One of my parent's lifetime friends and my aunt both had very cordial and close relationships with their caregiver and cleaning woman, respectively. I met the caregiver at our friend's funeral and was very impressed with her care and compassion. Even though it wasn't our decision (since we weren't family) on disposition of assets, I couldn't imagine that there would be any question by her family of letting this woman choose some things for herself. She was in fact with our friend during her last days.

I'm wondering which members of the family were with your father during your mother's decline, last illness and funeral? Did they meet the cleaning woman?

In your situation, I just have the impression that judgment is being made from afar, and conclusions also being made without having all the facts. That's not a criticism, rather an observation. So investigate a little bit more.
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This calls for some boots on the ground. Someone who's competent needs to go and check out your dads cognitive abilities and this lady's intentions. It may be innocent but lonely old guys often give away the whole kaboddle to some nice lady. Anyone got POA ? Do you need to get control of the money?
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Putting myself in your position - I think I might try finding out a little more about this woman. If I could talk to others who use her and trust that it wouldn't get back to her or your father. Even Google her name - it's amazing the stuff that sometimes pops up. Even peek to see if she has a Facebook page. If she seems to be a decent person, perhaps talk to her - if you thought she would keep it private. Explain to her that dads greiving and shouldn't be making decisions - although she ought to know this. Tell her that SMs own children would like mementos of their mother. If talking to her doesn't feel like a good route, I'd try taking to dad. Using the same line of reasoning - he's greiving, kids would like to have something to remember mom/stepmom by. Is it possible for the son that lives relativly near by to become involved? Are your siblings aware of what's going on? Do they have an opinion? In the end, there might not be a whole lot you can do as your dad is a legally competent adult. Does anyone have POA for your dad? Having someone keeping an eye on his money would be smart to ensure he isn't giving this woman extra cash. Sorry - looks like a challenging situation, for sure.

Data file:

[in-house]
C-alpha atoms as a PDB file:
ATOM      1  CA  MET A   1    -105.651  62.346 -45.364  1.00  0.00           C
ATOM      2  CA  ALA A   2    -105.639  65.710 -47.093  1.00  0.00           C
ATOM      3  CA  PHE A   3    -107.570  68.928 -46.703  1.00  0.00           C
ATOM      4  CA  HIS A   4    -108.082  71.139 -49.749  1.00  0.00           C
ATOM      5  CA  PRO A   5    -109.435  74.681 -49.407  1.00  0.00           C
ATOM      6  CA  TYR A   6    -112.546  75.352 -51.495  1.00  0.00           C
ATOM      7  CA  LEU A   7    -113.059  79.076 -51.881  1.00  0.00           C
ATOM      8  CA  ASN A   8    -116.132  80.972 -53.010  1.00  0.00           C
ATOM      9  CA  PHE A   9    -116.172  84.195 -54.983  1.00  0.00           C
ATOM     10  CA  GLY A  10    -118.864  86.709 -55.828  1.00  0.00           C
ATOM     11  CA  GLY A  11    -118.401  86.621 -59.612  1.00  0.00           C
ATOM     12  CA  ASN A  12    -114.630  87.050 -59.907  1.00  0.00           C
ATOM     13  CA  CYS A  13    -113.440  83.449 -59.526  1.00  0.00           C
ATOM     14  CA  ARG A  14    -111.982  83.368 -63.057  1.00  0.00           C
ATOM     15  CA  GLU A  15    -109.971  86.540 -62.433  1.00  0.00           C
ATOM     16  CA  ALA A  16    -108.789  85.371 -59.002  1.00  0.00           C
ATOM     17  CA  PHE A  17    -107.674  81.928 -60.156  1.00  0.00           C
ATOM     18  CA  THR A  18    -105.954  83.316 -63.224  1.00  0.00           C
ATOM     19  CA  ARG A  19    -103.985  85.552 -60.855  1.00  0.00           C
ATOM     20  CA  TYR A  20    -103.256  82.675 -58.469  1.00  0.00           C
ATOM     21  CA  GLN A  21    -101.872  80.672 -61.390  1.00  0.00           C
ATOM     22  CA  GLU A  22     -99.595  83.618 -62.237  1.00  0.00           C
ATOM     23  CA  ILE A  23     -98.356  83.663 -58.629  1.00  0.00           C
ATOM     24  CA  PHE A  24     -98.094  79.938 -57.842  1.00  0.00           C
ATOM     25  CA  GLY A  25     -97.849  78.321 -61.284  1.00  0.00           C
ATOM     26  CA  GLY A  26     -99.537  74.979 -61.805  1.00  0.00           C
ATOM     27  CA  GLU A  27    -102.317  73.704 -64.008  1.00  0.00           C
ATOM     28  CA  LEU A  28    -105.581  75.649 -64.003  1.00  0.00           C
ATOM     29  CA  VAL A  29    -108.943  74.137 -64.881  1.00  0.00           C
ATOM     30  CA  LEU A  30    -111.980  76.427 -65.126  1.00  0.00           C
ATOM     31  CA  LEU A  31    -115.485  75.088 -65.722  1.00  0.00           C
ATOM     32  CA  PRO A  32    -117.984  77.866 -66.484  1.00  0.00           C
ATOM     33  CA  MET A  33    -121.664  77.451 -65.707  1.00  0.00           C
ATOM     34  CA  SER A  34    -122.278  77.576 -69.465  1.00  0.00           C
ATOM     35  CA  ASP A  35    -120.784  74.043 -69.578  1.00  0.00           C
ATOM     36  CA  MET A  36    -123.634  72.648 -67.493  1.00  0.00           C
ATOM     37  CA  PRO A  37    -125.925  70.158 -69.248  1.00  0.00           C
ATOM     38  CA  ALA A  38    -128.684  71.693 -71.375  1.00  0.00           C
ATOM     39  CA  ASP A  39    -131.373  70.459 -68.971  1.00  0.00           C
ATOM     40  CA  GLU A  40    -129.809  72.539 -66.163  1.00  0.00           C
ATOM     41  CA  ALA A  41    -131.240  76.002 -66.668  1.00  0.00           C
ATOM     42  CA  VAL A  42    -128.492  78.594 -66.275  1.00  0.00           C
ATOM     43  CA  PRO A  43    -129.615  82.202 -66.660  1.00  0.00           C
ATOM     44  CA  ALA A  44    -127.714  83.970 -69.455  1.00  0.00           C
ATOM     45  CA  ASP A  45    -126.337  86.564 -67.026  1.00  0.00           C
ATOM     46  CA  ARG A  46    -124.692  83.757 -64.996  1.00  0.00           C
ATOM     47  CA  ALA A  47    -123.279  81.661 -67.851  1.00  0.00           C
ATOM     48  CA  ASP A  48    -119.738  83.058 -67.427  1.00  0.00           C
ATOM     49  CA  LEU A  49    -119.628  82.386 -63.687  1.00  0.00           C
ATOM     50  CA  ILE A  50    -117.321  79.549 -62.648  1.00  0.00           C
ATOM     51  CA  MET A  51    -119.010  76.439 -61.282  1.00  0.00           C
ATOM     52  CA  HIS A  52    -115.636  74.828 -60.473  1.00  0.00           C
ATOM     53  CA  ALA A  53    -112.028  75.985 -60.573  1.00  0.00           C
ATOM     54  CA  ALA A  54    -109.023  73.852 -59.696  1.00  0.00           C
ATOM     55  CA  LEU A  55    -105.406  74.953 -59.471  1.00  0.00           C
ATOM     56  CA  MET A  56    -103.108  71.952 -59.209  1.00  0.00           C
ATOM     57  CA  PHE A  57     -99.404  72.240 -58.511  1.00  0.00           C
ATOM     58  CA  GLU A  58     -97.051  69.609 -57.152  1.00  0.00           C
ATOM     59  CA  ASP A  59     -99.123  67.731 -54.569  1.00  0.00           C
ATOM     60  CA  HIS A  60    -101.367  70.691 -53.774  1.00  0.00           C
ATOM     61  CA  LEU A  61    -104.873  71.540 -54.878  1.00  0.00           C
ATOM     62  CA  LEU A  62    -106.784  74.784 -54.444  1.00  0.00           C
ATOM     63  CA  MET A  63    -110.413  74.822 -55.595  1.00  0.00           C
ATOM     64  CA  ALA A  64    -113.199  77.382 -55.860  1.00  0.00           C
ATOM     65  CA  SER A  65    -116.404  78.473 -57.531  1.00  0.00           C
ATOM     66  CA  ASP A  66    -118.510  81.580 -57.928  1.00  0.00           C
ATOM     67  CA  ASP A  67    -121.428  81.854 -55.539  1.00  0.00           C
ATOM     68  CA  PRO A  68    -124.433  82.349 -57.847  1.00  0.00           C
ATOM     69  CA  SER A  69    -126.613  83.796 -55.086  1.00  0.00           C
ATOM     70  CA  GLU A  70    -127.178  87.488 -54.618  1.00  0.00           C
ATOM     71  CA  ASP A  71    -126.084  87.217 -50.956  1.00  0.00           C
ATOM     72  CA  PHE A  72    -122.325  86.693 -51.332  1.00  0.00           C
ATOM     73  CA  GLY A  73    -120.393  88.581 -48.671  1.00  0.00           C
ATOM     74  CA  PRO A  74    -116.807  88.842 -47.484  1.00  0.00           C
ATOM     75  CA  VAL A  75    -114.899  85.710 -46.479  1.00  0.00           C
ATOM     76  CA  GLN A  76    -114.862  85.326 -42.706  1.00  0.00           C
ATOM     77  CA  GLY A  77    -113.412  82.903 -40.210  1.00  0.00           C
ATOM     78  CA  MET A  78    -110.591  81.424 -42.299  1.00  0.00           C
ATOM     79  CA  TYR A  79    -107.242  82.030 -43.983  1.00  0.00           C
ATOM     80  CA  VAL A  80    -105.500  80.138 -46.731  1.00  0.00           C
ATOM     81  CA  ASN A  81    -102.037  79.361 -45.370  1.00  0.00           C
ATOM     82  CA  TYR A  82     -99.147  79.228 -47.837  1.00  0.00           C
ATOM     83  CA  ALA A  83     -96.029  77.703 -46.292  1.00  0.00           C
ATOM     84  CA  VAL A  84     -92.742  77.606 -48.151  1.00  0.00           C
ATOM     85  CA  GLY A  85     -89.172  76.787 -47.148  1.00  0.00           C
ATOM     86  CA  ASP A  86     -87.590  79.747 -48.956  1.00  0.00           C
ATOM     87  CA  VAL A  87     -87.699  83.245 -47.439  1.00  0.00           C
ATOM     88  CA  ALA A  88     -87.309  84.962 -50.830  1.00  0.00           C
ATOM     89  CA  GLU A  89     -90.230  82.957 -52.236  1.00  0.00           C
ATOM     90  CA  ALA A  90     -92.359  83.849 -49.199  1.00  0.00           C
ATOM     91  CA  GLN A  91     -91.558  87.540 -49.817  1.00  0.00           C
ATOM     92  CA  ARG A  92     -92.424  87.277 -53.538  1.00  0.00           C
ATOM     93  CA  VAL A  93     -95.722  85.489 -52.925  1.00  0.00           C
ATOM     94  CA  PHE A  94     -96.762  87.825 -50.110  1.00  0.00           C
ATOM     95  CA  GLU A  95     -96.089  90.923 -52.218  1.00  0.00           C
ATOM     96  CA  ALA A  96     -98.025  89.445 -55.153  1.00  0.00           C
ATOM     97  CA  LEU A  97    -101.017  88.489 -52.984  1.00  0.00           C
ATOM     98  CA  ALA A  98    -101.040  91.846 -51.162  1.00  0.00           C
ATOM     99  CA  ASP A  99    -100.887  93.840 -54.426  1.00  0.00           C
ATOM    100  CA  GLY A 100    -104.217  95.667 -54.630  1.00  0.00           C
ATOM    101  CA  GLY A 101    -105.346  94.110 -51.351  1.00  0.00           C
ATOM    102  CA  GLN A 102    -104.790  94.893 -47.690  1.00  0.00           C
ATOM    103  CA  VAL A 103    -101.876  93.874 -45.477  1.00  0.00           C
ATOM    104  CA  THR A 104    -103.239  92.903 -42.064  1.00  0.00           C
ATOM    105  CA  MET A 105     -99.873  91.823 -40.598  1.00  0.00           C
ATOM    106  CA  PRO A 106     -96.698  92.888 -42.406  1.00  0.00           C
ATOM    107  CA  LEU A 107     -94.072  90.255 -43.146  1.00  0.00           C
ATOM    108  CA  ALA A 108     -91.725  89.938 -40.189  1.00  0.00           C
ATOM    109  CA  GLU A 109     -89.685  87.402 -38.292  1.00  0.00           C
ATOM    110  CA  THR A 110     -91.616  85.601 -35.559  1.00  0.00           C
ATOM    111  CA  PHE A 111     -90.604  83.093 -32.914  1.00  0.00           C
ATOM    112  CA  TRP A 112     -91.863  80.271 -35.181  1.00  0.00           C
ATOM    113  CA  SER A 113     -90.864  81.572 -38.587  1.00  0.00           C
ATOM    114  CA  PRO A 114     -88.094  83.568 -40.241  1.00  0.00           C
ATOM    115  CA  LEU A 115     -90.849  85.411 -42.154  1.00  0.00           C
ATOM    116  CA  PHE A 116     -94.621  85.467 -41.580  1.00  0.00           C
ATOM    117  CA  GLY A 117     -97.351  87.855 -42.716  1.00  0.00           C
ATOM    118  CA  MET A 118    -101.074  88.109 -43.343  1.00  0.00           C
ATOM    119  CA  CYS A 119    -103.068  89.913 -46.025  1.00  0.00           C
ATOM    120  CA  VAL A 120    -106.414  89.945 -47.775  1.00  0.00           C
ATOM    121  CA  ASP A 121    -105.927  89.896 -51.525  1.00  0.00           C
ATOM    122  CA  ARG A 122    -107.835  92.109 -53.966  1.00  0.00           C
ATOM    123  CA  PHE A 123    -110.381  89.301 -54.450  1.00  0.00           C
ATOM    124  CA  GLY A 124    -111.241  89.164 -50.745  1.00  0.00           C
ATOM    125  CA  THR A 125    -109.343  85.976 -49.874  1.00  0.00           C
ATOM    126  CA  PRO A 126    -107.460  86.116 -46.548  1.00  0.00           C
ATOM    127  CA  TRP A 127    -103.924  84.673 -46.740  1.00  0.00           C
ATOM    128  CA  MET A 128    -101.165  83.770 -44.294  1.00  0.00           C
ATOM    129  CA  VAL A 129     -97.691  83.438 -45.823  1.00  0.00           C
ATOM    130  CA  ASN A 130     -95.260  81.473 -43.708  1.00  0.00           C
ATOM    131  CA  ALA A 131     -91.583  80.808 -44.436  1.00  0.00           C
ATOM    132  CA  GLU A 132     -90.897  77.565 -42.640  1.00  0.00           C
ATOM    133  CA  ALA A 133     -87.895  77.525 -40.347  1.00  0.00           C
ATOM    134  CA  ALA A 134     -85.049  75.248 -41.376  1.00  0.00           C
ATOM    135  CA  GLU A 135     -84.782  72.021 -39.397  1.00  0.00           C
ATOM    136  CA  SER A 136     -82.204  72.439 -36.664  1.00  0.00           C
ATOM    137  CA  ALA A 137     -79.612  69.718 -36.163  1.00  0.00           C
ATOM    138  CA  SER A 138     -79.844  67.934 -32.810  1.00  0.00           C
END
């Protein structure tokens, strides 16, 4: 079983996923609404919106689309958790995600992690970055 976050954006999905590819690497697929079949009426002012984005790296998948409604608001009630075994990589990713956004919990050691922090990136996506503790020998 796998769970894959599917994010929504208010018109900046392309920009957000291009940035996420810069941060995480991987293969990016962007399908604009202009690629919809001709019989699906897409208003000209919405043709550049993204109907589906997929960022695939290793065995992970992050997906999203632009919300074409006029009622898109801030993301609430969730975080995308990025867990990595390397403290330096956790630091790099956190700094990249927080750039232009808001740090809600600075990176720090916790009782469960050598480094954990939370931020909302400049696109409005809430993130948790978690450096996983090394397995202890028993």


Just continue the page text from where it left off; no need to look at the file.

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Several neighbors use this cleaning lady, and I'm not sure who found her first or from where. Step mom has one estranged daughter, and one son out of state; and, I have two other siblings. Sister lives in CA and brother is 40 miles from Dad.
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Do you know how your dad found this cleaning lady? A cleaning company, Craig's List etc? Also - does your step-mom have any children besides you ? This additional info would be helpful in formulating a reply.